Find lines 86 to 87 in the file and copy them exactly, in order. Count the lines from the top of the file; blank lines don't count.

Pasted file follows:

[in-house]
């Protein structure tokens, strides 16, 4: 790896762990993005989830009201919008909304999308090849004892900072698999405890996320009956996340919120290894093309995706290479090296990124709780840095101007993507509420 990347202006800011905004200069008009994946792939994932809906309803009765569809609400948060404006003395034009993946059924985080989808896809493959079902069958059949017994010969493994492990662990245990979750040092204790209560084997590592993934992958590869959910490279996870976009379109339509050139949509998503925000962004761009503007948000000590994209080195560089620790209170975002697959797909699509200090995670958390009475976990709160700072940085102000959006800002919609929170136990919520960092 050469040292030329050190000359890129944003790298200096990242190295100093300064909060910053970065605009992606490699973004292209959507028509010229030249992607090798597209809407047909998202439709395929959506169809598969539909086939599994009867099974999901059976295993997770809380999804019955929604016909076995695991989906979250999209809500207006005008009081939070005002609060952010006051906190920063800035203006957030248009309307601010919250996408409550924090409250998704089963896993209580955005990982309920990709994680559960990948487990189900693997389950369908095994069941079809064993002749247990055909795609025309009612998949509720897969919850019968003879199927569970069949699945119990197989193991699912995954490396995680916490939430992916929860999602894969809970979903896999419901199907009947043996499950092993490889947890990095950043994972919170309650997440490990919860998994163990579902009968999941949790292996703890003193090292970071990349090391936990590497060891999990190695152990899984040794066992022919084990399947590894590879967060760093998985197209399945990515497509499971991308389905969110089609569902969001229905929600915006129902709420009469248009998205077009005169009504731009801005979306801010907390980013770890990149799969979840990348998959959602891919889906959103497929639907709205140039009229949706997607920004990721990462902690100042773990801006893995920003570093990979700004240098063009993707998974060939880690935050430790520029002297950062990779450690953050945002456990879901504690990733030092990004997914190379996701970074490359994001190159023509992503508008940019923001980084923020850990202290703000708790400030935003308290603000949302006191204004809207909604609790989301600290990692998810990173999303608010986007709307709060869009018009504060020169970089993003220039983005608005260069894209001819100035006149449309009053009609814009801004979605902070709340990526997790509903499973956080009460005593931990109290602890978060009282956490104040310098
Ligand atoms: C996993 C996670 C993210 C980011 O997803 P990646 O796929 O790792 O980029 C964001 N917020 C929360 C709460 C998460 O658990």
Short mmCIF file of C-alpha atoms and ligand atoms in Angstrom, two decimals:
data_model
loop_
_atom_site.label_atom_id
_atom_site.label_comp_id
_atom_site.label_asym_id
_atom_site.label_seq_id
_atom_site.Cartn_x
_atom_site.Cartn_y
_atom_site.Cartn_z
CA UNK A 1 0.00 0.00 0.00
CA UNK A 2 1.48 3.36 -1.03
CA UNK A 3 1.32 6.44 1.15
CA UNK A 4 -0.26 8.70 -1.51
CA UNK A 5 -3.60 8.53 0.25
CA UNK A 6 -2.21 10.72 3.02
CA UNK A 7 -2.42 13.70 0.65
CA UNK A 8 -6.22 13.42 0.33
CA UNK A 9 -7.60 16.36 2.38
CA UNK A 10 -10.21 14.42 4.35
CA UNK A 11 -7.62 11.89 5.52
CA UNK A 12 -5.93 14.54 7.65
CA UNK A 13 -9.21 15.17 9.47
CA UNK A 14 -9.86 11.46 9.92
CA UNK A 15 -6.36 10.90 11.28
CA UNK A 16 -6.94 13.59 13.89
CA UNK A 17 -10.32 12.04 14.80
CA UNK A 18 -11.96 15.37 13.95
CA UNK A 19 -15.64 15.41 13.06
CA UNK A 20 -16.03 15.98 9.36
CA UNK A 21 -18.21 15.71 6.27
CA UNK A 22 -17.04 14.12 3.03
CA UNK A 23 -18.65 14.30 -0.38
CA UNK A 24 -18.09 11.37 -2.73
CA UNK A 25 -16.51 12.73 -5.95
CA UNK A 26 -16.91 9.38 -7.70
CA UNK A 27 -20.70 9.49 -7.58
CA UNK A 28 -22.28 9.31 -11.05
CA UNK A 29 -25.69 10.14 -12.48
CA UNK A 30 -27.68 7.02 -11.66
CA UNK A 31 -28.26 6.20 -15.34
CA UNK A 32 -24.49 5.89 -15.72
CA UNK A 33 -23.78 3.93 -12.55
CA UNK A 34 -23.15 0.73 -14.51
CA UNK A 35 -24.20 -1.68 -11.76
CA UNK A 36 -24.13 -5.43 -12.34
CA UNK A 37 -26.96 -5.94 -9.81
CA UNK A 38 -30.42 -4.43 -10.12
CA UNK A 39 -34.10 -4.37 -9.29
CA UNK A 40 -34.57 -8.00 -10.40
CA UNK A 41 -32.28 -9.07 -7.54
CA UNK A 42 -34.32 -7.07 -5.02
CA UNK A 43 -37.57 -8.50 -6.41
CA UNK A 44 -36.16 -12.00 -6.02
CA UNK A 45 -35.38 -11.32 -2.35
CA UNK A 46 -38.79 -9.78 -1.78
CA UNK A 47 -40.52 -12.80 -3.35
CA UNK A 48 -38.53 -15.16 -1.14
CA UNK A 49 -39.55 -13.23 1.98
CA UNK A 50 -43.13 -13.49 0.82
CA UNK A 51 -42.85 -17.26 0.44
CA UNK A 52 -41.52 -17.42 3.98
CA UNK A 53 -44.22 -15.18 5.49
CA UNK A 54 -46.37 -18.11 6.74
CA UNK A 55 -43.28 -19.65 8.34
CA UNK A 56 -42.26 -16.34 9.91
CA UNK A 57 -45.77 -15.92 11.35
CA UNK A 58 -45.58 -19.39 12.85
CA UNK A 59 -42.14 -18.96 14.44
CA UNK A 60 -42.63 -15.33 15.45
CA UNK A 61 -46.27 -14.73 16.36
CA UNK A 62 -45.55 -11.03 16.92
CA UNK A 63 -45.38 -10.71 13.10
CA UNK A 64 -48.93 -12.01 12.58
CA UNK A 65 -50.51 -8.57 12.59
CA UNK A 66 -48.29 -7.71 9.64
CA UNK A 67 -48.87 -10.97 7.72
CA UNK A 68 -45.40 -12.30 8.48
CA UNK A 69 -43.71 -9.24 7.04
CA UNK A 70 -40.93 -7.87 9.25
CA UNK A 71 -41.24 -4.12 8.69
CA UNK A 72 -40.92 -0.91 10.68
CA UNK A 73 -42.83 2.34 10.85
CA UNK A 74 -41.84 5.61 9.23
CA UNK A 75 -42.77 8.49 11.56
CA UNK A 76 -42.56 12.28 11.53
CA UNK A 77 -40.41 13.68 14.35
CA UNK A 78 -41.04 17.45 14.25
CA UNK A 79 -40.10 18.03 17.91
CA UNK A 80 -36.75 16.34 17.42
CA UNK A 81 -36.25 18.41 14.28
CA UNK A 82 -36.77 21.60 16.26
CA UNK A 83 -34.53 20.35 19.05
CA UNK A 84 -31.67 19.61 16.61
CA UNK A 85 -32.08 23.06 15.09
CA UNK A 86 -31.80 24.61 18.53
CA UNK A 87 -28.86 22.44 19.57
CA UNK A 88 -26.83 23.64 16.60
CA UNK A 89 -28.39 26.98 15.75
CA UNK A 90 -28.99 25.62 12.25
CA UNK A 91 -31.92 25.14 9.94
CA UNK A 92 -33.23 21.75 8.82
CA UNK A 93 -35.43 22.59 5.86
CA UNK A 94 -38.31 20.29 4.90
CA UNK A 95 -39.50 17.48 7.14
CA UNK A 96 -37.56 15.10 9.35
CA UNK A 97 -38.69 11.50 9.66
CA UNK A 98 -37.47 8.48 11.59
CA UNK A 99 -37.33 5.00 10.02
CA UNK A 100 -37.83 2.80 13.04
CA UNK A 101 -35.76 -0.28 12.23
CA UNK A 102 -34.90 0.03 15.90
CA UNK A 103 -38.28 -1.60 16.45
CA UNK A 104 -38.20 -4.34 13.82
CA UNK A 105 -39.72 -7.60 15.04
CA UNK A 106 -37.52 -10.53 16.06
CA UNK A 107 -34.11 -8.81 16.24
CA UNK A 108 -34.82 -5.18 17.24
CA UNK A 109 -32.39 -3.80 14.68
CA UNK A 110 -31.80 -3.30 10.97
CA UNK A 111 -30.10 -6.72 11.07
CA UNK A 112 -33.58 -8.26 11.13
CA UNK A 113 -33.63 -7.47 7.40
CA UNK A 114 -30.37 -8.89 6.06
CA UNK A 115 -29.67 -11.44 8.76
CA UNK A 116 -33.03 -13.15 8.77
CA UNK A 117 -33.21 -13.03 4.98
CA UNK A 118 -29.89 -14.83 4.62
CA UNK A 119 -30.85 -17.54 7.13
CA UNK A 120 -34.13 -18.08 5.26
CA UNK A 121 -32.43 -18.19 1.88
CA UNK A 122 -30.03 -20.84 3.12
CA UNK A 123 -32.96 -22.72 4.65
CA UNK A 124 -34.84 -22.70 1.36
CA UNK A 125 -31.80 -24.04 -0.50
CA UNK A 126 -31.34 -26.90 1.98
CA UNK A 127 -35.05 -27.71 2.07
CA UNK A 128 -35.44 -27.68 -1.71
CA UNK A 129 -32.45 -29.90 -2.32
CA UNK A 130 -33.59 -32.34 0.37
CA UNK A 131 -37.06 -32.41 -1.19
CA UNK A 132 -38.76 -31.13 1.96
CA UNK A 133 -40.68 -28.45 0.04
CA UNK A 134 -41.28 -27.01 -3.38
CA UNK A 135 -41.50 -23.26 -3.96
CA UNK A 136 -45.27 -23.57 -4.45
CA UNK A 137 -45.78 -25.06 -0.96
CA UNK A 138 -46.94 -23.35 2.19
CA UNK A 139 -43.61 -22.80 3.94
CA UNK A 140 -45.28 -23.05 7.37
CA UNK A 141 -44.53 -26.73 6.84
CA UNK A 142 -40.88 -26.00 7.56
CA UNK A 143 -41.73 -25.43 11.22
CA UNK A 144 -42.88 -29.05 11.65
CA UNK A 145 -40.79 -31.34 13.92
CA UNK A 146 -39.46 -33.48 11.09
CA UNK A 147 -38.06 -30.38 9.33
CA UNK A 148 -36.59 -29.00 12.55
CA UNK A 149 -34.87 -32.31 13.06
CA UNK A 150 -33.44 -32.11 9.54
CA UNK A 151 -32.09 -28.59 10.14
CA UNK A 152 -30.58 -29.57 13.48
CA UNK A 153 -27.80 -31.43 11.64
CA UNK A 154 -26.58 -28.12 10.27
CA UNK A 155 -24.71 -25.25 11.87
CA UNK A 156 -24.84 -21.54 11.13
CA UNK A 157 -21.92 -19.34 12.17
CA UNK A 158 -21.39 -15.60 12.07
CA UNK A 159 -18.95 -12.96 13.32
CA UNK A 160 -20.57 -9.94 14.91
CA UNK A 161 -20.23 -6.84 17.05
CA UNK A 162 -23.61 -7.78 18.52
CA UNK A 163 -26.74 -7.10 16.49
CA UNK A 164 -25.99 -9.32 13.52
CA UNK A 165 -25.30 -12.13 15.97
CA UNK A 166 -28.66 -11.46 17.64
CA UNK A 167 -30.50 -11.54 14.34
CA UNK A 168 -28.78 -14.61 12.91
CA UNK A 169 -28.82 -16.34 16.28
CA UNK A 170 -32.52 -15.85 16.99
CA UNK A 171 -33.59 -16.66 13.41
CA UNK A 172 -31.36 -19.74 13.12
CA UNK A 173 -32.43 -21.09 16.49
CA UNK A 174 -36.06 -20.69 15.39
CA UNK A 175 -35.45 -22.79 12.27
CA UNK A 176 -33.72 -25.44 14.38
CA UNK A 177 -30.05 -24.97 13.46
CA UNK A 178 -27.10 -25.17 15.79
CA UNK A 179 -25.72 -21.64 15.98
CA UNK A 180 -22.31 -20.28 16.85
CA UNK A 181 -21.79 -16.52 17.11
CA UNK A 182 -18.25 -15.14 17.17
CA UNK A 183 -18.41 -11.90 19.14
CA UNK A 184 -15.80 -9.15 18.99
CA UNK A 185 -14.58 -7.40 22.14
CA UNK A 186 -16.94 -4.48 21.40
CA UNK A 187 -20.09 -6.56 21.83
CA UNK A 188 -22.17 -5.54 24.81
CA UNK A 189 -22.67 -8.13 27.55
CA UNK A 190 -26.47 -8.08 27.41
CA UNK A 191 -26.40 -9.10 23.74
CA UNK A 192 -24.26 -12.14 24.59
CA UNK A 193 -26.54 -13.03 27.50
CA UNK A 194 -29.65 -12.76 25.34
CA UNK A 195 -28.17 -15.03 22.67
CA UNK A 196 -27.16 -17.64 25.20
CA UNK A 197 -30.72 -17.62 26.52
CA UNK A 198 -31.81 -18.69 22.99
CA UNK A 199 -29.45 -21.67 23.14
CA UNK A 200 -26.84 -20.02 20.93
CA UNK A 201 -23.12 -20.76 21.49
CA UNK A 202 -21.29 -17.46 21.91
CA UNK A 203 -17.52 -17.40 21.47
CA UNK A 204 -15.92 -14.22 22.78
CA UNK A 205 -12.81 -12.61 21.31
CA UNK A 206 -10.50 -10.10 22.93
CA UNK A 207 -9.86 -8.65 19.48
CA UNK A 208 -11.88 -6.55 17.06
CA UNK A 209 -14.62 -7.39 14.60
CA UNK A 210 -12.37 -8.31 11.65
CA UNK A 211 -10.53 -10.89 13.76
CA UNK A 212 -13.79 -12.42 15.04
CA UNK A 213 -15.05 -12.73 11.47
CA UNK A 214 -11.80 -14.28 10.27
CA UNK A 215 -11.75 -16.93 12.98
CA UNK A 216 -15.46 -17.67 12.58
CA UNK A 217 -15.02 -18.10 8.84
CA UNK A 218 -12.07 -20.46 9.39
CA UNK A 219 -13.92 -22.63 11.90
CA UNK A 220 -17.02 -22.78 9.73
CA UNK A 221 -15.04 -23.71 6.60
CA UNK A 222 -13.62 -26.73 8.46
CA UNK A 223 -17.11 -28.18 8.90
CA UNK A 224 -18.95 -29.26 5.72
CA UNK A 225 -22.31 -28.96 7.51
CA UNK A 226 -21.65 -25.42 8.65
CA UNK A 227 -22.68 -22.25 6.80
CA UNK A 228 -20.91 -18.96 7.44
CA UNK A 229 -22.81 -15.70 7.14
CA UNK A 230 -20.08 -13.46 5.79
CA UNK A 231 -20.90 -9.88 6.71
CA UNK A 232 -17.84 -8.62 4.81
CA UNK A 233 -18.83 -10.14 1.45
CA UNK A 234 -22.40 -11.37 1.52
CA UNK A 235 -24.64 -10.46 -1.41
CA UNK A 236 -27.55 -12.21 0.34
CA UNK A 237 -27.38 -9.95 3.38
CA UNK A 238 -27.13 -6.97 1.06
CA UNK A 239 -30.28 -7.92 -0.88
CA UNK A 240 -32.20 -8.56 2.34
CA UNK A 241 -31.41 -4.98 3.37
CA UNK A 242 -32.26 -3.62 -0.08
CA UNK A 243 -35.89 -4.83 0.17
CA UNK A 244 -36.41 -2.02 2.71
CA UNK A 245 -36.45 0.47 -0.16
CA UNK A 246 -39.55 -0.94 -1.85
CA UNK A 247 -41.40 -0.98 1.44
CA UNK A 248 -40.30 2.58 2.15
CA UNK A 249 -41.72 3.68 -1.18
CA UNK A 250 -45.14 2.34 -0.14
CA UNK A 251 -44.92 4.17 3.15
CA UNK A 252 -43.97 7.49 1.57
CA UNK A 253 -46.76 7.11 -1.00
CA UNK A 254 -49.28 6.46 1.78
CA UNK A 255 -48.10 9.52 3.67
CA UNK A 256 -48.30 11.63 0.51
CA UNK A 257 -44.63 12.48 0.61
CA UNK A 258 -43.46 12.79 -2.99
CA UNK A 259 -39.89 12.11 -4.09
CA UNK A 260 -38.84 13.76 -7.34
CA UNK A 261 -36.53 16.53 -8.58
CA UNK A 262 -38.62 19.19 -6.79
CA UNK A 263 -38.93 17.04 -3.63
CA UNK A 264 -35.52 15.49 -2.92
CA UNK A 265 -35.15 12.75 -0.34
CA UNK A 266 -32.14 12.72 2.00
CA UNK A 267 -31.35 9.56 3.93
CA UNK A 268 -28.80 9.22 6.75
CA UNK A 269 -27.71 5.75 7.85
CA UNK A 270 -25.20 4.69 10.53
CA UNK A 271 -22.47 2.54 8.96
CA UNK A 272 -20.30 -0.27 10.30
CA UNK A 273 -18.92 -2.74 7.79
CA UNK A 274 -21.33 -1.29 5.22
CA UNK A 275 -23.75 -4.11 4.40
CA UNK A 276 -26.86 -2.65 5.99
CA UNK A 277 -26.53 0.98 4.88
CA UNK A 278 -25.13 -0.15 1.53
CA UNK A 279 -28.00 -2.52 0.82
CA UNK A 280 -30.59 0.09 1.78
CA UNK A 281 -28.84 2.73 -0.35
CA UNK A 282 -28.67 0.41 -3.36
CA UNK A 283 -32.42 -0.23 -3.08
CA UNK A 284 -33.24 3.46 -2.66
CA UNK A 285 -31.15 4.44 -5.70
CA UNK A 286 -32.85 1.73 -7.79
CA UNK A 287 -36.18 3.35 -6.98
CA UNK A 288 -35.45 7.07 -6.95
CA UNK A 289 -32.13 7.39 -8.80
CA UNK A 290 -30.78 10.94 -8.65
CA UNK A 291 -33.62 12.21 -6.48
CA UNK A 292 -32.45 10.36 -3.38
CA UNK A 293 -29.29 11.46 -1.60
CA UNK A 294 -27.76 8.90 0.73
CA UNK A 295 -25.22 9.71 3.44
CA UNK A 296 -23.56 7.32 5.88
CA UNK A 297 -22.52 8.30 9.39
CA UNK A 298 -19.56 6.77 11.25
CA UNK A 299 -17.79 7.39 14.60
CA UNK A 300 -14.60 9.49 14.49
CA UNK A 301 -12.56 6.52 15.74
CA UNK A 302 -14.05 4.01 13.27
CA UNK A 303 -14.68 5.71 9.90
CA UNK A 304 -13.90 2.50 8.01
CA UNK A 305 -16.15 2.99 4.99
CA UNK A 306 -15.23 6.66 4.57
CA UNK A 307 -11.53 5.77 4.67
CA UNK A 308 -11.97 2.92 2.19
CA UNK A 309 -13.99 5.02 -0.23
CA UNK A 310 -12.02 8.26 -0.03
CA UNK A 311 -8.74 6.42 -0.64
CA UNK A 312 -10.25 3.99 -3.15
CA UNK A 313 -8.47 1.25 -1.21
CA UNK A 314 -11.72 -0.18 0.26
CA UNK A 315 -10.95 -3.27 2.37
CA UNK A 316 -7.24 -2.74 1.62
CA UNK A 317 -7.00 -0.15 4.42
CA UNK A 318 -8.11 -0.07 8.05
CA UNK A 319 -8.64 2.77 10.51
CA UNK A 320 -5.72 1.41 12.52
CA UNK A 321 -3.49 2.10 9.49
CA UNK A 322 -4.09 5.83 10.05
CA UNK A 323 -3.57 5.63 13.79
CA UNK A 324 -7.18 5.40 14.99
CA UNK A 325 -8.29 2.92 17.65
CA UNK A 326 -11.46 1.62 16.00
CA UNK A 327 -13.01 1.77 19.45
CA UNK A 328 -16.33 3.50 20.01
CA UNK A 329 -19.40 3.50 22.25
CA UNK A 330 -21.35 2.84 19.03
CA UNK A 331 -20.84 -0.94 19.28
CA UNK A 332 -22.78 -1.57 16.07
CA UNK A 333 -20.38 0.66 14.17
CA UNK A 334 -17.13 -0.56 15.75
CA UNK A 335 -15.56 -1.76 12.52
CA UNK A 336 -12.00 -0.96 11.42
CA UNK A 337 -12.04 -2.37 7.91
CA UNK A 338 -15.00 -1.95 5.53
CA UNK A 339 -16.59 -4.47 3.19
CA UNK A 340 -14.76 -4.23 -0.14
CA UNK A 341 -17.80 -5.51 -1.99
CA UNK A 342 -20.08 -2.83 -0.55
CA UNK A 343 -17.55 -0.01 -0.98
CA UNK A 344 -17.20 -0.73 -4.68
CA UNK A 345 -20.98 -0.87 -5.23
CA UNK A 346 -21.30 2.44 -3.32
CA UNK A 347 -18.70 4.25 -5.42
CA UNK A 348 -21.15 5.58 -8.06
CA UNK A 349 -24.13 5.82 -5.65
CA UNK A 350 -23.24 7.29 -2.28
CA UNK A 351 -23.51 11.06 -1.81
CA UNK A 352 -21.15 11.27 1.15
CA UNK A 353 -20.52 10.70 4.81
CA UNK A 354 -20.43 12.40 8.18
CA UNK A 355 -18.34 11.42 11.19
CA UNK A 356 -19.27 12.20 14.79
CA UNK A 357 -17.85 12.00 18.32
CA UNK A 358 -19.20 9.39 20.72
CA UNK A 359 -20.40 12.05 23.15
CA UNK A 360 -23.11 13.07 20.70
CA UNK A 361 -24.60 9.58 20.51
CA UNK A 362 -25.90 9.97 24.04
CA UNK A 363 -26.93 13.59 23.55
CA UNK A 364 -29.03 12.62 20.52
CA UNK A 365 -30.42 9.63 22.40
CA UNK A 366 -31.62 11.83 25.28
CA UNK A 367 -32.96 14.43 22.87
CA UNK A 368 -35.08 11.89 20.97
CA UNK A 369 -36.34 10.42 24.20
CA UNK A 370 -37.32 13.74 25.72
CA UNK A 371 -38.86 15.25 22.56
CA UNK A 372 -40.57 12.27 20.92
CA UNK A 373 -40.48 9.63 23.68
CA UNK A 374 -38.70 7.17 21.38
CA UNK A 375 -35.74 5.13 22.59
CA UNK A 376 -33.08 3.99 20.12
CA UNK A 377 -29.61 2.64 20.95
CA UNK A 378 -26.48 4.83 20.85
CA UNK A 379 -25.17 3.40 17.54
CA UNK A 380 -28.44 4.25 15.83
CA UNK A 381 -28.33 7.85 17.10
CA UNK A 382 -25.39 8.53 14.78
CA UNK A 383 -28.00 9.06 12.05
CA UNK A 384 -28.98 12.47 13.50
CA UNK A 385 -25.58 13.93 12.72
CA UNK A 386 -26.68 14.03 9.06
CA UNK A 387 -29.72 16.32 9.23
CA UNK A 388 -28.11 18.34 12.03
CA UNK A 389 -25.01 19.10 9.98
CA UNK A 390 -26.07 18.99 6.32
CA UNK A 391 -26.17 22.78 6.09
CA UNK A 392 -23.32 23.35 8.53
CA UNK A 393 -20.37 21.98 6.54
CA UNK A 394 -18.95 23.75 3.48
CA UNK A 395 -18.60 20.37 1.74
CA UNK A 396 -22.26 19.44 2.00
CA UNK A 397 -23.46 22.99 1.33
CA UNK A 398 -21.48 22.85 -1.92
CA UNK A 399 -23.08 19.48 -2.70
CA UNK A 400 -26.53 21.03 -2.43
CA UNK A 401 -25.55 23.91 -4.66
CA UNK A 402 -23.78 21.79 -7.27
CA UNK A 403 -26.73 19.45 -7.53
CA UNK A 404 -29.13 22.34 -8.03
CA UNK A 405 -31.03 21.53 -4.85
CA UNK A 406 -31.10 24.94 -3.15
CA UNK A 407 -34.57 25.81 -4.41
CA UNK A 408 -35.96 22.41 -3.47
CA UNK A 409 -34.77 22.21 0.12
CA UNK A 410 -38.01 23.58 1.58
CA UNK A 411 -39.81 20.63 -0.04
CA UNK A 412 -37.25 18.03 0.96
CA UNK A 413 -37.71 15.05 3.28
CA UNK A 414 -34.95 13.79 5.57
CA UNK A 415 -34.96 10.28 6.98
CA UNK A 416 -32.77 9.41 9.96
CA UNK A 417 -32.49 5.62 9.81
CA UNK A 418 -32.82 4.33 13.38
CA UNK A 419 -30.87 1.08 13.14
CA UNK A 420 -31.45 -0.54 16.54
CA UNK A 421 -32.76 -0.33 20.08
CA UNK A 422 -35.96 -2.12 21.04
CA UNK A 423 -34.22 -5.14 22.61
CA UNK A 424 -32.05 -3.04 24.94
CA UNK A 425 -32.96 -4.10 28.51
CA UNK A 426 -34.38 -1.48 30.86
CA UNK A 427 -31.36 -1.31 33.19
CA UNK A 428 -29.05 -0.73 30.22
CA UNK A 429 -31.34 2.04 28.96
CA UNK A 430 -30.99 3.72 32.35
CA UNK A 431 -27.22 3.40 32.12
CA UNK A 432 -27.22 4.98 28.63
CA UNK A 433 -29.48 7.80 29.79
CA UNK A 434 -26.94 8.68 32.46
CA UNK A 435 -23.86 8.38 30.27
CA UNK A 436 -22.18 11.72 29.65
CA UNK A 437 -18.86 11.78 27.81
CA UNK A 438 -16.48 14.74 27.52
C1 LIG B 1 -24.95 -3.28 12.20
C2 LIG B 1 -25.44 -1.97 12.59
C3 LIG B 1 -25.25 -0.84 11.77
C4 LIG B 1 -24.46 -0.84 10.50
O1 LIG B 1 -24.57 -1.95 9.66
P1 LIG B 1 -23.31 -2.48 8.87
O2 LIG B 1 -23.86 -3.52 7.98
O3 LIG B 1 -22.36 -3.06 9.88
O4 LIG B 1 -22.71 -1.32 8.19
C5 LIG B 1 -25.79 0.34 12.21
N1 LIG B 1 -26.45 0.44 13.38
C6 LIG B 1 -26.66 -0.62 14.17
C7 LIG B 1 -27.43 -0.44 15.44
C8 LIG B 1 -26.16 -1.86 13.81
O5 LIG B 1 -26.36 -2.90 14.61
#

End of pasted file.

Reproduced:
CA UNK A 73 -42.83 2.34 10.85
CA UNK A 74 -41.84 5.61 9.23